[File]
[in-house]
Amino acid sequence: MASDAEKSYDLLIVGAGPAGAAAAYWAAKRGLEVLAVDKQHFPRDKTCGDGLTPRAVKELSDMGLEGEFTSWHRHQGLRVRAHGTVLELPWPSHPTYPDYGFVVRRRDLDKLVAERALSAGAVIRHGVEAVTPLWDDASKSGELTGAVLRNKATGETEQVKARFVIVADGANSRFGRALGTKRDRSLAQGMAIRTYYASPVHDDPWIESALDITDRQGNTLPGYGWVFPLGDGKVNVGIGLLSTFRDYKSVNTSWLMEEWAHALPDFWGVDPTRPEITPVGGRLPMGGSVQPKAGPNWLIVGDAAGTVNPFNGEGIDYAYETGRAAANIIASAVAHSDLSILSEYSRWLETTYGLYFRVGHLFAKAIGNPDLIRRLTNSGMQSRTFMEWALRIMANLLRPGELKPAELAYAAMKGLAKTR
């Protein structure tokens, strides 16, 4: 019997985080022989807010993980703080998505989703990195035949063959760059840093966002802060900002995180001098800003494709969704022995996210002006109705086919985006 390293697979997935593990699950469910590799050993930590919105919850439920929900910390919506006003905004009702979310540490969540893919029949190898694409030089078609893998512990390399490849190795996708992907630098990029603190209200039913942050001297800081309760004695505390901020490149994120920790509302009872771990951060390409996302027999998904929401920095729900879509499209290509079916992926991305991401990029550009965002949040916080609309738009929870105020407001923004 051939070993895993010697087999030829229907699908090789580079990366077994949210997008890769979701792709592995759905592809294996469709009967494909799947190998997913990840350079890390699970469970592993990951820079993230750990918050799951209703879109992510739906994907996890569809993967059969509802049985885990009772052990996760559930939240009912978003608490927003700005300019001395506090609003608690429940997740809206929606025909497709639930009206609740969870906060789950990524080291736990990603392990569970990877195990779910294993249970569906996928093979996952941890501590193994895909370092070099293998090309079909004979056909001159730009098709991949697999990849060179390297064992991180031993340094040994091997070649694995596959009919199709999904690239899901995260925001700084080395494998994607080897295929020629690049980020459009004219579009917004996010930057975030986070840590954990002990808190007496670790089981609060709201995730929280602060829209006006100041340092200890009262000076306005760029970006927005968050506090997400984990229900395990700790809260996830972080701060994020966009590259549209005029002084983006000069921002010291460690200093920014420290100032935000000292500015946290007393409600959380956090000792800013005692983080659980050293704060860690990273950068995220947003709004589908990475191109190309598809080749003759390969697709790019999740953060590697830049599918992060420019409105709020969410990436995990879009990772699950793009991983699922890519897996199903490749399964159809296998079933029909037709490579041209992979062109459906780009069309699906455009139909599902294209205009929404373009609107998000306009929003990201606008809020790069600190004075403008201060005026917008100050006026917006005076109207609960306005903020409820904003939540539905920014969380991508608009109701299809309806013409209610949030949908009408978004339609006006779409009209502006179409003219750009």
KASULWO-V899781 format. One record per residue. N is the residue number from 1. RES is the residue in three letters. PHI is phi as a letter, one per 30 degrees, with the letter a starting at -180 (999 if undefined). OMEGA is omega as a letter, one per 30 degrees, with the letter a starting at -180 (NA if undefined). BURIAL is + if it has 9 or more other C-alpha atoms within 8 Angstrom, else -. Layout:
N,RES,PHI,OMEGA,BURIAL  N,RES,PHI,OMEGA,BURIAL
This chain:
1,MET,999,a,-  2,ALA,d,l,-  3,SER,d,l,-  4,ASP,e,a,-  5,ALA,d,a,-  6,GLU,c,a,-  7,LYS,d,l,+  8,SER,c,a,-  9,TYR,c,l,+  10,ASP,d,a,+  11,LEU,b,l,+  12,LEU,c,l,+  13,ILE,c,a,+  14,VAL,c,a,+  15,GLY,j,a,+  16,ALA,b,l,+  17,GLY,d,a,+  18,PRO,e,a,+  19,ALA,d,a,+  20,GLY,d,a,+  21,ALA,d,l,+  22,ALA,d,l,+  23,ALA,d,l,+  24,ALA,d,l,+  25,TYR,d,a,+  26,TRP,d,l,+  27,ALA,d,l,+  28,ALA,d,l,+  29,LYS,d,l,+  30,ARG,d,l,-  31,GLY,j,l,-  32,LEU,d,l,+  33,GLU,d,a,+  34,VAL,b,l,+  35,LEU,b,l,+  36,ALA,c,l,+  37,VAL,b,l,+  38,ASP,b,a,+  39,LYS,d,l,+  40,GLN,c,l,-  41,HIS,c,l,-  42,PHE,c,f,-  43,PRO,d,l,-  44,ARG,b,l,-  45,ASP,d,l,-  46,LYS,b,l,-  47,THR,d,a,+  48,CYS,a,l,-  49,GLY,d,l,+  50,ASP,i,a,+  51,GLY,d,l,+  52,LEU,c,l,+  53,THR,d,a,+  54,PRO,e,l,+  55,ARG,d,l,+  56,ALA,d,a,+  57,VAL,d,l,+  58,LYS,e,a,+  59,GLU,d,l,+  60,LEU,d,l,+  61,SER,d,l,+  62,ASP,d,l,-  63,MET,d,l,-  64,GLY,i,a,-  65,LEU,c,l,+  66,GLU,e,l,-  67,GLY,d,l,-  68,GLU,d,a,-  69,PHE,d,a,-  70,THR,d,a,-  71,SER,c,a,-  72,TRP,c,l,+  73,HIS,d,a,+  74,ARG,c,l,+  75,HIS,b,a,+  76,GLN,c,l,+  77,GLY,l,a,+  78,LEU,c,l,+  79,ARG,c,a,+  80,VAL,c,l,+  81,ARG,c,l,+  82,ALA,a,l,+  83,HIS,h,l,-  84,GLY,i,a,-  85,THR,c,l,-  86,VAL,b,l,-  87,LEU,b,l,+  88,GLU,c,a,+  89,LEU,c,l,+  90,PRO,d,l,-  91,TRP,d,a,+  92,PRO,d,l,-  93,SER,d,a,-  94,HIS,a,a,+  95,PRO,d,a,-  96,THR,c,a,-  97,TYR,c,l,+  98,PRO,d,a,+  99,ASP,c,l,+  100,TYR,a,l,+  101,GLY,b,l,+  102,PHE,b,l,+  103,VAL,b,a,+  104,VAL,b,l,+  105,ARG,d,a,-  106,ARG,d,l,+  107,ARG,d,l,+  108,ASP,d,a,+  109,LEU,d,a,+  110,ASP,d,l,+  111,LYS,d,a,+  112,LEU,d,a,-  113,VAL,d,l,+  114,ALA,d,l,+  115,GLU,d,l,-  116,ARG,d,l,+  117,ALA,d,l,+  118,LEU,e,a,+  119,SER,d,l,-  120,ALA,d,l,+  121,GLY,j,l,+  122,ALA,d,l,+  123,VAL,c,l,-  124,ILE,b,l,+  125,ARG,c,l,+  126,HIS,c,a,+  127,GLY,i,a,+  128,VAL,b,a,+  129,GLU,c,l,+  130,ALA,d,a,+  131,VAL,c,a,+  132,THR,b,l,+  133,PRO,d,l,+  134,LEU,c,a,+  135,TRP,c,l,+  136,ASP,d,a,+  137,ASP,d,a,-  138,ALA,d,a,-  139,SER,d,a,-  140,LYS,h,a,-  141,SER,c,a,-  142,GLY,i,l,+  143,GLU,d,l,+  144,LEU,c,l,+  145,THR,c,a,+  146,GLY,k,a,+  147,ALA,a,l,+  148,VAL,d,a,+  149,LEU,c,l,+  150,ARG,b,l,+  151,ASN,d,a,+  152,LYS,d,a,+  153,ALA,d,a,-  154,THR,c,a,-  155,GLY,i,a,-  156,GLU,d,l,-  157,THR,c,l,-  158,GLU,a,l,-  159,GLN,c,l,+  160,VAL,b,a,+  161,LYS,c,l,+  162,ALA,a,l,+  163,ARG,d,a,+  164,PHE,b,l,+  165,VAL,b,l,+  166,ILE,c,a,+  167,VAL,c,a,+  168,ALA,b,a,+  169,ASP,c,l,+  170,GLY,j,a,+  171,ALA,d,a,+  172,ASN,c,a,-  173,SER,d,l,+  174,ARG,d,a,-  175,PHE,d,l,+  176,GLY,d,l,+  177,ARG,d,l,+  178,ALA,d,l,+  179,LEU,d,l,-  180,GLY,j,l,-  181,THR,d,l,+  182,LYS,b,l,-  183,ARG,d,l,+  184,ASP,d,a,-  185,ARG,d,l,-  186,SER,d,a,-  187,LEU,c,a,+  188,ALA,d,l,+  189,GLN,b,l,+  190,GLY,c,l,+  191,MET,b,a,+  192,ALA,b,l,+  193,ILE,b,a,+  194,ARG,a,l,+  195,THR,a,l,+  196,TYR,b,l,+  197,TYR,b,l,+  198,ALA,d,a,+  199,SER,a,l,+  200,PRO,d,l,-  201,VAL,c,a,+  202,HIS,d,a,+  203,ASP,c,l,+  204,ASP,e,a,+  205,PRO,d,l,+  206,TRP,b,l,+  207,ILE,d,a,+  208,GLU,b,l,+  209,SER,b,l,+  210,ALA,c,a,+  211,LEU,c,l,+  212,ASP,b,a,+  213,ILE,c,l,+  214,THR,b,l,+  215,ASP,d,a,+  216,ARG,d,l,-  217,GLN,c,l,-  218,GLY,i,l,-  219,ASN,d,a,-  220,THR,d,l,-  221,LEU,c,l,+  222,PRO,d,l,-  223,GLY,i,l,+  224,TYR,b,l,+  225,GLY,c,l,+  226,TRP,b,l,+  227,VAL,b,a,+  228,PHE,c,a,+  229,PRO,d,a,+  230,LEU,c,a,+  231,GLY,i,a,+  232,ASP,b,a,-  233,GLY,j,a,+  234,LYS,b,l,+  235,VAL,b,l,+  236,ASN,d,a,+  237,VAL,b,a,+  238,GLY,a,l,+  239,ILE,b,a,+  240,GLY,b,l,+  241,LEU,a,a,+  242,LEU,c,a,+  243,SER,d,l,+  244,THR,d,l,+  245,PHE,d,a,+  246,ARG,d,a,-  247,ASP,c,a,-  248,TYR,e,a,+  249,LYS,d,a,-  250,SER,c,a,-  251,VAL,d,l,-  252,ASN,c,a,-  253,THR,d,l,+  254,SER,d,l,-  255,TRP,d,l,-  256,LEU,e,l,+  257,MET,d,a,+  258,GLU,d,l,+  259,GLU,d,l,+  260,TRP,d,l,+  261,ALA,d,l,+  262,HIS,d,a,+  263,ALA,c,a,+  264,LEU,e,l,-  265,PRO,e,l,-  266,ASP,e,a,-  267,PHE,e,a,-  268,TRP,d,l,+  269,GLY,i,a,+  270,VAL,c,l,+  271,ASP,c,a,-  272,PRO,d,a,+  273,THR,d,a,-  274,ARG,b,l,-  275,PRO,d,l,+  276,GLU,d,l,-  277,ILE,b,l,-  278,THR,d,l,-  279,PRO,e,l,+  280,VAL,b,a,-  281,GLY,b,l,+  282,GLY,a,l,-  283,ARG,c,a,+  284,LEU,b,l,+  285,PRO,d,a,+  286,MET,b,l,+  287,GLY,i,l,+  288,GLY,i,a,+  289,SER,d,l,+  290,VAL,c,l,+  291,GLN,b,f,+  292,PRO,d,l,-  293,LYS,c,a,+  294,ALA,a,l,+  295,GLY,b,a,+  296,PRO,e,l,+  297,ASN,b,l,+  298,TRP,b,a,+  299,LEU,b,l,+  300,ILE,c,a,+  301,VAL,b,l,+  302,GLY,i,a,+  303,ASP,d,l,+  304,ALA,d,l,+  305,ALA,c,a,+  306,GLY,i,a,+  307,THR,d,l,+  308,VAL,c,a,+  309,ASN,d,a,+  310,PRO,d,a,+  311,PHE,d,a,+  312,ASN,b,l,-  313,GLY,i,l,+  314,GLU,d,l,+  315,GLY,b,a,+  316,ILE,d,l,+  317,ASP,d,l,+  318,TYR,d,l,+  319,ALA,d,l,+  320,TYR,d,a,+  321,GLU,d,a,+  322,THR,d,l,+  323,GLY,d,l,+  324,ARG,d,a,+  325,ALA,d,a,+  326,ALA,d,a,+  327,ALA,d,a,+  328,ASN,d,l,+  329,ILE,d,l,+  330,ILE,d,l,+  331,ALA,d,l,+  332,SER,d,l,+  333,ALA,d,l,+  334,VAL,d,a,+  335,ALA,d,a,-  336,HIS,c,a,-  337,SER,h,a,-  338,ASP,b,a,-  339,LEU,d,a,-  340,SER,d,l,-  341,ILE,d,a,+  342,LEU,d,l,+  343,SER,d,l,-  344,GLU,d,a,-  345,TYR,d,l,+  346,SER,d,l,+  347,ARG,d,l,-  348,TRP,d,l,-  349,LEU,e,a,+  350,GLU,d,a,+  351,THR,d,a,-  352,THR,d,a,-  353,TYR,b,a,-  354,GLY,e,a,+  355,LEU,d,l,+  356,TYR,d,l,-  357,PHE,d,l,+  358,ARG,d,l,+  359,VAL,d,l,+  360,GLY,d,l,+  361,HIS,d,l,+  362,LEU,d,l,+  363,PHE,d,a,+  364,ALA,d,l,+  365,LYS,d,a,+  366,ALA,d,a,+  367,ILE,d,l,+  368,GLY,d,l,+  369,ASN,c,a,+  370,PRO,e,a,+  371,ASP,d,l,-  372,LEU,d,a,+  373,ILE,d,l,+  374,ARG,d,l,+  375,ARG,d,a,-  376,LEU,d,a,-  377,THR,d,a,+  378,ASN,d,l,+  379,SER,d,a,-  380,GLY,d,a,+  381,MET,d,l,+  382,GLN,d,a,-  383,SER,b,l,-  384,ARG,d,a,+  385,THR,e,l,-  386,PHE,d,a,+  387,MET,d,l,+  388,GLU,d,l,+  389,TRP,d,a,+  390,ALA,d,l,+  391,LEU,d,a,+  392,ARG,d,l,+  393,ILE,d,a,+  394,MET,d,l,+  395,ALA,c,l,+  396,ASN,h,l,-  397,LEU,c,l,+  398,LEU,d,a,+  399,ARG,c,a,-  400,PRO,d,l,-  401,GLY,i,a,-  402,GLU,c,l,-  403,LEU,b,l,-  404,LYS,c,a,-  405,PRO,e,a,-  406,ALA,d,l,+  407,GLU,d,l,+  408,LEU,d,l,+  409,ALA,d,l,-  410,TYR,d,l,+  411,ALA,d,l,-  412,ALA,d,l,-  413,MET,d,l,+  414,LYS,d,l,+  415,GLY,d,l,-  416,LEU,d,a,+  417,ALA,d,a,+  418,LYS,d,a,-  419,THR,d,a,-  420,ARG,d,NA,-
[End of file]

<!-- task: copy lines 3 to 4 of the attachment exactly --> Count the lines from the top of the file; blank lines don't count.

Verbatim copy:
């Protein structure tokens, strides 16, 4: 019997985080022989807010993980703080998505989703990195035949063959760059840093966002802060900002995180001098800003494709969704022995996210002006109705086919985006 390293697979997935593990699950469910590799050993930590919105919850439920929900910390919506006003905004009702979310540490969540893919029949190898694409030089078609893998512990390399490849190795996708992907630098990029603190209200039913942050001297800081309760004695505390901020490149994120920790509302009872771990951060390409996302027999998904929401920095729900879509499209290509079916992926991305991401990029550009965002949040916080609309738009929870105020407001923004 051939070993895993010697087999030829229907699908090789580079990366077994949210997008890769979701792709592995759905592809294996469709009967494909799947190998997913990840350079890390699970469970592993990951820079993230750990918050799951209703879109992510739906994907996890569809993967059969509802049985885990009772052990996760559930939240009912978003608490927003700005300019001395506090609003608690429940997740809206929606025909497709639930009206609740969870906060789950990524080291736990990603392990569970990877195990779910294993249970569906996928093979996952941890501590193994895909370092070099293998090309079909004979056909001159730009098709991949697999990849060179390297064992991180031993340094040994091997070649694995596959009919199709999904690239899901995260925001700084080395494998994607080897295929020629690049980020459009004219579009917004996010930057975030986070840590954990002990808190007496670790089981609060709201995730929280602060829209006006100041340092200890009262000076306005760029970006927005968050506090997400984990229900395990700790809260996830972080701060994020966009590259549209005029002084983006000069921002010291460690200093920014420290100032935000000292500015946290007393409600959380956090000792800013005692983080659980050293704060860690990273950068995220947003709004589908990475191109190309598809080749003759390969697709790019999740953060590697830049599918992060420019409105709020969410990436995990879009990772699950793009991983699922890519897996199903490749399964159809296998079933029909037709490579041209992979062109459906780009069309699906455009139909599902294209205009929404373009609107998000306009929003990201606008809020790069600190004075403008201060005026917008100050006026917006005076109207609960306005903020409820904003939540539905920014969380991508608009109701299809309806013409209610949030949908009408978004339609006006779409009209502006179409003219750009």
KASULWO-V899781 format. One record per residue. N is the residue number from 1. RES is the residue in three letters. PHI is phi as a letter, one per 30 degrees, with the letter a starting at -180 (999 if undefined). OMEGA is omega as a letter, one per 30 degrees, with the letter a starting at -180 (NA if undefined). BURIAL is + if it has 9 or more other C-alpha atoms within 8 Angstrom, else -. Layout: